Origin uncertain; possibly dialectal (Suffolk), from flabby or flap (“to strike”) + aghast. The word may be related to Scottish flabrigast (“to boast”) or flabrigastit (“worn out with exertion”).
- (Received Pronunciation) IPA(key): /ˈflæbəɡɑːst/
- (General American) IPA(key): /ˈflæbɚɡæst/
Audio (GA) (file)
- Hyphenation: flab‧ber‧gast
- (transitive) To overwhelm with bewilderment; to amaze, confound, or stun, especially in a ludicrous manner. [from late 18th c.]
- He was flabbergasted to find that his work had been done for him before he began.
- Her stupidity flabbergasts me, and I have to force myself to keep a straight face while she explains her beliefs.
- I love to flabbergast the little-minded by shattering their preconceptions about my nationality and gender.
- The oddity of the situation was so flabbergasting I couldn’t react in time for anyone to see it.
- 1772, “Observator” [pseudonym], “On New Words; from the Same [Town and Country Magazine]”, in Edmund Burke, editor, The Annual Register, or A View of the History, Politics, and Literature, volume XV, London: Printed for J[ames] Dodsley, in Pall-Mall, published 1773, OCLC 1779623, page 191, column 1:
- Now we are flabbergaſted and bored from morning to night—in the ſenate, at Cox's muſeum, at Ranelagh, and even at church.
- 1861. Fyodor Dostoyevsky. The Insulted and Injured. Kessinger Publishing. page 258.
- Well, some degree of the same pleasure may be experienced when one flabbergasts some romantic Schiller, by putting out one's tongue at him when he least expects it.
- 1926. Austin Harrison. Frederic Harrison: Thoughts and Memories. W. Heinemann. page 189.
- For instance, I could offend, shock, annoy, distress and flabbergast your father utterly in five minutes, but the more I tried to offend, shock, distress or flabbergast Henry James, the more disinterestedly sympathetic he would appear.
- 1956. John Thomas Flynn. The Roosevelt Myth. Ludwig von Mises Institute. page 50.
- He loved to flabbergast his associates by announcing some startling new policy without consulting any of them.
- 2008. Harry Turtledove. The United States of Atlantis. Penguin. page 240.
- "The idea may surprise you, but I intend that it shall flabbergast the poor foolish Englishmen mured up behind those pine and redwood logs. Flabbergast 'em, I say!"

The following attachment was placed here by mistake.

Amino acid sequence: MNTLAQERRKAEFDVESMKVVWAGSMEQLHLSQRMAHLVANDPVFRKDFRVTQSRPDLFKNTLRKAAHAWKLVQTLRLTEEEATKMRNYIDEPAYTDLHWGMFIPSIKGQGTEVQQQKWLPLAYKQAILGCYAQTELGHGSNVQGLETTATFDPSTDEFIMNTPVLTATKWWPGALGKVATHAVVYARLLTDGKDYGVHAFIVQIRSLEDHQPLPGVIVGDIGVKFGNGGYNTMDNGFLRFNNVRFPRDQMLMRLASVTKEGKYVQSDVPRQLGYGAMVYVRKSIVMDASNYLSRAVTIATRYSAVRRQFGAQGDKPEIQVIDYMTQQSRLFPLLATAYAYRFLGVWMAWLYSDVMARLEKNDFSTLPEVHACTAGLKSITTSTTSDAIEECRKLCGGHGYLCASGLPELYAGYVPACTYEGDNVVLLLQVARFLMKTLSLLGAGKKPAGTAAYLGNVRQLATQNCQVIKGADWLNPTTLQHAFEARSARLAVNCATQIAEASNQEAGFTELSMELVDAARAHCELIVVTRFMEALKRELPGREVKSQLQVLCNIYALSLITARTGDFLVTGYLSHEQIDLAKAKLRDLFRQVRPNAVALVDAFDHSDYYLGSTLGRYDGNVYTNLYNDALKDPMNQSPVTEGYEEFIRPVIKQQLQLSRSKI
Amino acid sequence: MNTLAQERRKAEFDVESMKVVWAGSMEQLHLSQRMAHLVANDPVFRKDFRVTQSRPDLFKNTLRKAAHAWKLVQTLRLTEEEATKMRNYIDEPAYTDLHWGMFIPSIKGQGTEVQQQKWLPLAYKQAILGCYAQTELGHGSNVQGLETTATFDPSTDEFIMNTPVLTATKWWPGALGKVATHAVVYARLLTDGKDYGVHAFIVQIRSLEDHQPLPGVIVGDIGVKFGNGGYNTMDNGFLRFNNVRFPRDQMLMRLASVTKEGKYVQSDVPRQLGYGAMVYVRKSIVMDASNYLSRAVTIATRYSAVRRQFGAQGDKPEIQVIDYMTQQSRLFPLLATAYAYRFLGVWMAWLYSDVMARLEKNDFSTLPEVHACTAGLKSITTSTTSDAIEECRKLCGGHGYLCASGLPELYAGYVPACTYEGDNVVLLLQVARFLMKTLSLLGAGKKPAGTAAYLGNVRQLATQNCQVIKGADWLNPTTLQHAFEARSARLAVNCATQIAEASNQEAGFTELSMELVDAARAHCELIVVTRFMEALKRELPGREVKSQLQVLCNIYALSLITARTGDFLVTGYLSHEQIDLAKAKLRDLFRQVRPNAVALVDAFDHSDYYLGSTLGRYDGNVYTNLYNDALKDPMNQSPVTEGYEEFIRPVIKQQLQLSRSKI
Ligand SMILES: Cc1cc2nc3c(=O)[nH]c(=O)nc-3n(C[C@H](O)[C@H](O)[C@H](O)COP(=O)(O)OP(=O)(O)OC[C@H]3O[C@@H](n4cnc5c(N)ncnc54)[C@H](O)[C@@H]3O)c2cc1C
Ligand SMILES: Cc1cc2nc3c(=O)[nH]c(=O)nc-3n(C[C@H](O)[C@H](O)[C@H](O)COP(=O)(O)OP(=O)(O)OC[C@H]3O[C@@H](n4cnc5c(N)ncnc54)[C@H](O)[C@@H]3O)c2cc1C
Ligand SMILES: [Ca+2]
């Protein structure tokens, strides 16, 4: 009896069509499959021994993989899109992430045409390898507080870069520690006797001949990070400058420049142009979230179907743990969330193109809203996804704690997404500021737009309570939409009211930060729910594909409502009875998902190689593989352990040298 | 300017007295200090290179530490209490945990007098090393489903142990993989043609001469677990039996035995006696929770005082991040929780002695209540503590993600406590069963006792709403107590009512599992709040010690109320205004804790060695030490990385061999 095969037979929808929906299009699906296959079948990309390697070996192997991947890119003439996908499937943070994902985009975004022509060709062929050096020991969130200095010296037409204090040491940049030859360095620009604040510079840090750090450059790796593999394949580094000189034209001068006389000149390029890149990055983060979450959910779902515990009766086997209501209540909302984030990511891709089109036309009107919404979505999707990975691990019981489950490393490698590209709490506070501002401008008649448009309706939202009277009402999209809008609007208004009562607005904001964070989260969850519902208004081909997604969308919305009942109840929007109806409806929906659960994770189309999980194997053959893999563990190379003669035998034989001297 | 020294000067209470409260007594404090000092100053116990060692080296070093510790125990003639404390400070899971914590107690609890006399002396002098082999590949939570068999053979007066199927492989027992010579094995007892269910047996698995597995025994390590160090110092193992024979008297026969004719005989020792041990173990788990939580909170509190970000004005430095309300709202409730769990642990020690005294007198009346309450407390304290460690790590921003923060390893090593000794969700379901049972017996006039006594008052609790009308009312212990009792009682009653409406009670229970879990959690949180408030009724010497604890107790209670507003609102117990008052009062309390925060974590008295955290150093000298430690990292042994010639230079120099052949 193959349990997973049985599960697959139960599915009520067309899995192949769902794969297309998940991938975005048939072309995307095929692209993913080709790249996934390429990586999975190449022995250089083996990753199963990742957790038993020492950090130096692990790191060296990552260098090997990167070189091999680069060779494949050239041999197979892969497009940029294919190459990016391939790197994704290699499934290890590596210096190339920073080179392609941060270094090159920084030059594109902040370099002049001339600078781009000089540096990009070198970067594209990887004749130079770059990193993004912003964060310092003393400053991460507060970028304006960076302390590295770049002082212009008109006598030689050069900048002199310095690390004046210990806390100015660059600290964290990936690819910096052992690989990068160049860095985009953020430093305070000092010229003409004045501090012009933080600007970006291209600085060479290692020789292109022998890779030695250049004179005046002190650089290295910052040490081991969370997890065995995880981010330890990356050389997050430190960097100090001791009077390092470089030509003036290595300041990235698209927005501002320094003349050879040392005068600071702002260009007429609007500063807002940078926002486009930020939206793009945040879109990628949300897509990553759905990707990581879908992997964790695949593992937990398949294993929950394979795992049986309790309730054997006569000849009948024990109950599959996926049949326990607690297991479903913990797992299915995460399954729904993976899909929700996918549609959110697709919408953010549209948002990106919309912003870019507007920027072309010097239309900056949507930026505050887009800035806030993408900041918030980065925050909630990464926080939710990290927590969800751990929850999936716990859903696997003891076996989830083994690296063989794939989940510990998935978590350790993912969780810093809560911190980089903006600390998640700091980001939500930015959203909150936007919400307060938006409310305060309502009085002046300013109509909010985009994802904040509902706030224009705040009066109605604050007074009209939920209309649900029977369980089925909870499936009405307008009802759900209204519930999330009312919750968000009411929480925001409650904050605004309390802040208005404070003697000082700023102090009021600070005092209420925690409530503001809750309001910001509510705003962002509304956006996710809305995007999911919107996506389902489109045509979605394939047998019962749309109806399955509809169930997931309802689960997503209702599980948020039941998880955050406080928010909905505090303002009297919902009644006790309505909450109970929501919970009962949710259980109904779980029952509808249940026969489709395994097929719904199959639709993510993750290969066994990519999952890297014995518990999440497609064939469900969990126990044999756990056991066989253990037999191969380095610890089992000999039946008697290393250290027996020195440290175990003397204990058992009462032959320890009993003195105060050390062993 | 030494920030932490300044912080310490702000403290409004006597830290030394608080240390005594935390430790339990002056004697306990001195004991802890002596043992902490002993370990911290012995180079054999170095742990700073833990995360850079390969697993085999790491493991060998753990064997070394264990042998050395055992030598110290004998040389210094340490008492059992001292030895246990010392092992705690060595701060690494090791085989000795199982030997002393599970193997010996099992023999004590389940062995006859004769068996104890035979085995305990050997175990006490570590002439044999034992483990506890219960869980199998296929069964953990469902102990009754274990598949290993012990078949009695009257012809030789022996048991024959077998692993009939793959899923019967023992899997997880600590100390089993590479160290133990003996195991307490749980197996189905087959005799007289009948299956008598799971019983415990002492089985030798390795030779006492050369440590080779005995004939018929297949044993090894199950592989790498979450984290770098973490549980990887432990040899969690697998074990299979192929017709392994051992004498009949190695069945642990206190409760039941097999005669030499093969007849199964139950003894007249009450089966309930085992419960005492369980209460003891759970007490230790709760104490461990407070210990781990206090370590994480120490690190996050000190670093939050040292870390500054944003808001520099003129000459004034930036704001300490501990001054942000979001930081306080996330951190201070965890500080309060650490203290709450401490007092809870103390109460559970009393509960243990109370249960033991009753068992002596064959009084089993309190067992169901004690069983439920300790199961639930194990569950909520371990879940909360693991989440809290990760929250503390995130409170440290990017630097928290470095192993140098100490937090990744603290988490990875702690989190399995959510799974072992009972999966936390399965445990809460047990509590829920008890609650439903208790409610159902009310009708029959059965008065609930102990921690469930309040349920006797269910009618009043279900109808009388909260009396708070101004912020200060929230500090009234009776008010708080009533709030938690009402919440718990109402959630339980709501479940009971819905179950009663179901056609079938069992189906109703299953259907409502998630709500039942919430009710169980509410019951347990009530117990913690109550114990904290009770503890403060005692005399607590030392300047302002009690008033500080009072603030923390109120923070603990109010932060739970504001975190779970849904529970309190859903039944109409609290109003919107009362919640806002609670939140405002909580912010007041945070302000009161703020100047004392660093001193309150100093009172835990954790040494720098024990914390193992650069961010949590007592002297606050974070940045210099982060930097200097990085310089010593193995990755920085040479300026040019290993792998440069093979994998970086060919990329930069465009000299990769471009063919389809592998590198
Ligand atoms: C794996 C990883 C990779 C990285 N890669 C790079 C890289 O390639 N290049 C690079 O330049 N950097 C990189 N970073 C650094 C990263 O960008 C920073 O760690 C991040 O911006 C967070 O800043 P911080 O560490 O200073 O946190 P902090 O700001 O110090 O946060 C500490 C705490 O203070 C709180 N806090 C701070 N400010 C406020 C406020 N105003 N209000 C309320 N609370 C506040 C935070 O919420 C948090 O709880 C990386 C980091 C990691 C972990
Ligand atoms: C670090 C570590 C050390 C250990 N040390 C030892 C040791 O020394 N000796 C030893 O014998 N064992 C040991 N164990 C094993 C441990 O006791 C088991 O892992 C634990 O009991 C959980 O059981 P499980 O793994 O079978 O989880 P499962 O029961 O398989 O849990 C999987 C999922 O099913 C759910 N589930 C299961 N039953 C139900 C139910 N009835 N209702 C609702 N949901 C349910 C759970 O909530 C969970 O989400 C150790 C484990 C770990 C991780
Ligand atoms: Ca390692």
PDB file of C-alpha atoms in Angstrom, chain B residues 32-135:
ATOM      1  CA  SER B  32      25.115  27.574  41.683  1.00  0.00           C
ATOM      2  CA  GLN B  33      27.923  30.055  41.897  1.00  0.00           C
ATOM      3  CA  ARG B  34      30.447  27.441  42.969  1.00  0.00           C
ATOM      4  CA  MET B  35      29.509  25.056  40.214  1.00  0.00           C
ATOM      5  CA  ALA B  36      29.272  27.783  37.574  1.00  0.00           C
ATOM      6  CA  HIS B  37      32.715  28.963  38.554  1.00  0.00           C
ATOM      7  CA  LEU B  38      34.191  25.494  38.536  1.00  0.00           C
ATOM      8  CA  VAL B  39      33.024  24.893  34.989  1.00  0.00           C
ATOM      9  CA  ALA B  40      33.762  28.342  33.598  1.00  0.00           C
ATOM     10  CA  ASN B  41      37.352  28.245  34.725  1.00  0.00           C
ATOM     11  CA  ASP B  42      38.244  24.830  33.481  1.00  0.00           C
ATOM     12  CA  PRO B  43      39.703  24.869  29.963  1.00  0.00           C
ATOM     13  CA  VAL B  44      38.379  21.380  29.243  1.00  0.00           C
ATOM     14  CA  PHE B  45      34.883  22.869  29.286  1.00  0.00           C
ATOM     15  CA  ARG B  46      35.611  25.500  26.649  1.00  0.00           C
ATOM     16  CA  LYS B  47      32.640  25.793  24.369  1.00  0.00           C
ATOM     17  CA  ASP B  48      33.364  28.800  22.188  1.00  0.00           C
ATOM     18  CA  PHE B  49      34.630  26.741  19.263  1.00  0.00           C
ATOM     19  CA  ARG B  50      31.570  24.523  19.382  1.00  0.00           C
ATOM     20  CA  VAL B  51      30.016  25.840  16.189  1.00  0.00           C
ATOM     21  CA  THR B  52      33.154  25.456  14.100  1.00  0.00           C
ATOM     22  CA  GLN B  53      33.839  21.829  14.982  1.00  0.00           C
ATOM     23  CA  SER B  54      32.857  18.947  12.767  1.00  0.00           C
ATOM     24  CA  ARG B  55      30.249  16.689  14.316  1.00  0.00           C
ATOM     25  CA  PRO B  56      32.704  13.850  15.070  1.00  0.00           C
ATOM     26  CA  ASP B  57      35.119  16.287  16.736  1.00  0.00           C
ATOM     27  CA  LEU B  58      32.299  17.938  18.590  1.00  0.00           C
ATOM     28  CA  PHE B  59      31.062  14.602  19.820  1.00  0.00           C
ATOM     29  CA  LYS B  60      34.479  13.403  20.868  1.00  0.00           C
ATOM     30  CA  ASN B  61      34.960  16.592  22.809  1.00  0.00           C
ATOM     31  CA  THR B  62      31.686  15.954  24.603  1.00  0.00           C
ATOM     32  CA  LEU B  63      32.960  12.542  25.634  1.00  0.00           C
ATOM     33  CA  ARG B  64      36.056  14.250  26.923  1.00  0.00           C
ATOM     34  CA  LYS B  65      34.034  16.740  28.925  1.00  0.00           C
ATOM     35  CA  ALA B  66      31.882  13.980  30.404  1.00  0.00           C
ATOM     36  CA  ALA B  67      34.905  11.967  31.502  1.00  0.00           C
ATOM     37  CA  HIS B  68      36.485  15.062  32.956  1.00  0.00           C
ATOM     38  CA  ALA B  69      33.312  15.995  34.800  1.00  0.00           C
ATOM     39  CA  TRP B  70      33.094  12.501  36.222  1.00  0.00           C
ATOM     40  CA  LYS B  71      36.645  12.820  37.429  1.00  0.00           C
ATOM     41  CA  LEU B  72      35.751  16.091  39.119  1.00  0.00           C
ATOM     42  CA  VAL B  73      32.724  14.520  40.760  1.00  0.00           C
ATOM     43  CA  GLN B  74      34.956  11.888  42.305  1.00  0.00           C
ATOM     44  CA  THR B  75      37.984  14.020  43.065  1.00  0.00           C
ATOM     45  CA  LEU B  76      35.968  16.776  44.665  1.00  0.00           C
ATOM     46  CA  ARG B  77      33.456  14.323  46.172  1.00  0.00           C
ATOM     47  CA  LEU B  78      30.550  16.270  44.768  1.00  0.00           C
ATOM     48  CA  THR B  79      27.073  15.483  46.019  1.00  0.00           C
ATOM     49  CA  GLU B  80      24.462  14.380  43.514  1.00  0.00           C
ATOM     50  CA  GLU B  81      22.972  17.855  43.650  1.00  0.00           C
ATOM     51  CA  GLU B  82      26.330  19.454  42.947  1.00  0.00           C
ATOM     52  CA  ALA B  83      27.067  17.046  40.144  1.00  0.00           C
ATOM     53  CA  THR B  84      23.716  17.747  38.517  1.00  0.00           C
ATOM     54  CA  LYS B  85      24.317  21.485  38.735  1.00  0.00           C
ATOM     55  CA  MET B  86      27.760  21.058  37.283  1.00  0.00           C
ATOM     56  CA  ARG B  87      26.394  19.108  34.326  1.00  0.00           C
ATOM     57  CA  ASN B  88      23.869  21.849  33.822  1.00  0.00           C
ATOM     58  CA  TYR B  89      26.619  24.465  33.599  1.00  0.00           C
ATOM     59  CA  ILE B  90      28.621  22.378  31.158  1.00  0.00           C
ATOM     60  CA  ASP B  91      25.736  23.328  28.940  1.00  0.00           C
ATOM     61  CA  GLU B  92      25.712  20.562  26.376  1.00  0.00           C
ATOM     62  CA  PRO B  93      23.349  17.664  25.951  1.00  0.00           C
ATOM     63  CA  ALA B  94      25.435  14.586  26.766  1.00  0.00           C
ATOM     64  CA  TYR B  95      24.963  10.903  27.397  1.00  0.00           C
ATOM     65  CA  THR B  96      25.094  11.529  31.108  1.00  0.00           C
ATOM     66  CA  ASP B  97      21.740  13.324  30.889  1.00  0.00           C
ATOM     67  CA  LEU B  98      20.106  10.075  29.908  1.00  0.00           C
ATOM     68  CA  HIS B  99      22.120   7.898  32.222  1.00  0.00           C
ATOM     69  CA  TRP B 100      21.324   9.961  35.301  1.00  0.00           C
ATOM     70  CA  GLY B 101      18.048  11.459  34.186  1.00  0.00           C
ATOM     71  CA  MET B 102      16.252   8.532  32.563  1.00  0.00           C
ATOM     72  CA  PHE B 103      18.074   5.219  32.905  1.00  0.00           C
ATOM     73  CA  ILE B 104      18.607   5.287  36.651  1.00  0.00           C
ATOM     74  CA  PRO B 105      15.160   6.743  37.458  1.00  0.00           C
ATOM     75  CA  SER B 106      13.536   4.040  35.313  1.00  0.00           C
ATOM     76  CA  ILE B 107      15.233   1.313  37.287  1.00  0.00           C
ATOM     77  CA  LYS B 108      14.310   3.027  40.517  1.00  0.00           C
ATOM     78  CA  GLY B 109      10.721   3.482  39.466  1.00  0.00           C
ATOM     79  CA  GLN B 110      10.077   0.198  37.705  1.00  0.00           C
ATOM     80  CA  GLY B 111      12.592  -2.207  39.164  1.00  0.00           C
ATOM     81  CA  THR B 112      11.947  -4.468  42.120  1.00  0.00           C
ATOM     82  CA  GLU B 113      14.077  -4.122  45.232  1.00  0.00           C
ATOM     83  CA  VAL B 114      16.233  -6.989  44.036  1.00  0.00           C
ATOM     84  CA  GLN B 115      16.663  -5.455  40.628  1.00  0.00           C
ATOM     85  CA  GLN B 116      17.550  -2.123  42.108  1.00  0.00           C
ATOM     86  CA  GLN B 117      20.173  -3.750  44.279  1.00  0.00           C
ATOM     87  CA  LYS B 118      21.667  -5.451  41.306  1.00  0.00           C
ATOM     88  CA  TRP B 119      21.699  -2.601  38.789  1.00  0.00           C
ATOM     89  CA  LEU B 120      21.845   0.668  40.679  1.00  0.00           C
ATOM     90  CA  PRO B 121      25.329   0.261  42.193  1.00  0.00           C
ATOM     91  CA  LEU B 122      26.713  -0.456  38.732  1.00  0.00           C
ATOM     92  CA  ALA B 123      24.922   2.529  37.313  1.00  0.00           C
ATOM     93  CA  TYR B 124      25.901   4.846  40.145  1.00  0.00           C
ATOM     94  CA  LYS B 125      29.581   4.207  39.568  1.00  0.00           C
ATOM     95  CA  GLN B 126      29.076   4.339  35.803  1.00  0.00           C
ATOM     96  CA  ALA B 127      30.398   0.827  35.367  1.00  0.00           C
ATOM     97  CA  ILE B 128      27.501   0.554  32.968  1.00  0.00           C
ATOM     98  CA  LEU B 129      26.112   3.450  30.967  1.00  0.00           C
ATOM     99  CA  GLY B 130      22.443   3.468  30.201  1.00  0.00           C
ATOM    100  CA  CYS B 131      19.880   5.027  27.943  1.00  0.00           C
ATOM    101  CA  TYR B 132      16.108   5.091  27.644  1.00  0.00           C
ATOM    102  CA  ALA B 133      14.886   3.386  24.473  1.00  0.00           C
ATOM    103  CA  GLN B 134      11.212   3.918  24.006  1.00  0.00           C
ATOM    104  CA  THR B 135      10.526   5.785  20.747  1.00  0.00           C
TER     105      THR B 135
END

to overwhelm with bewilderment
- (countable) An awkward person.
- (uncountable) Overwhelming confusion, shock, or surprise.
- When I saw my house on fire, the flabbergast overcame me and I just stood and stared, too shocked to comprehend what I was seeing.
- His flabbergast was so great he couldn’t even come up with a plausible answer.
- 1868. Oliver Optic's magazine: Our boys and girls, Volumes 3-4 . Lee and Shepard. page 117.
- Then quit your flabbergast, and talk in plain English.
- 2000. James Carlos Blake. Red Grass River: A Legend. HarperCollins. page 52.
- Bob's big-eyed flabbergast struck him as comic and he laughed and said, “Lying sack, hey?”
- (overwhelming surprise, confusion, or shock): astonishment, astoundedness, awe, dumbfoundedness, stupefaction; see also Thesaurus:confusion, Thesaurus:surprise
- (an awkward person): dork, dweeb, geek; see also Thesaurus:dork
awkward person — See also translations at dork
overwhelming confusion, shock, or surprise — See also translations at astonishment
- Jonathon Green, editor (2005) Cassell’s Dictionary of Slang, 2nd edition, London: Weidenfeld & Nicolson, →ISBN, page 511.
- ^ William Dwight Whitney and Benjamin Eli Smith, editors (1897) The Century Dictionary and Cyclopedia, New York, N.Y.: The Century Company, OCLC 2694351, page 2245, suggesting the second element of the word as derived from gast (“astonish”).
- John Ogilvie and Charles Annandale, editors (1883) The Imperial Dictionary of the English Language, new edition, London: Blackie and Son; New York, N.Y.: The Century Company, OCLC 1013401246, page 285.
- Joseph Wright, editor (1900), “FLABBERGAST”, in The English Dialect Dictionary: Being the Complete Vocabulary of All Dialect Words still in Use, or Known to Have Been in Use during the Last Two Hundred Years: Founded on the Publications of the English Dialect Society and on a Large Amount of Material Never before Printed, volume II (D–G), London: Published by Henry Frowde, Amen Corner, E.C., publisher to the English Dialect Society, Oxford, 116 High Street; New York, N.Y.: G. P. Putnam's Sons, OCLC 81937840, page 376, column 1.
- Chrysti the Wordsmith [pseudonym; Chrysti M. Smith] (2006) Verbivore’s Feast: Second Course: More Word & Phrase Origins, Helena, Mont.: Farcountry Press, →ISBN, page 126.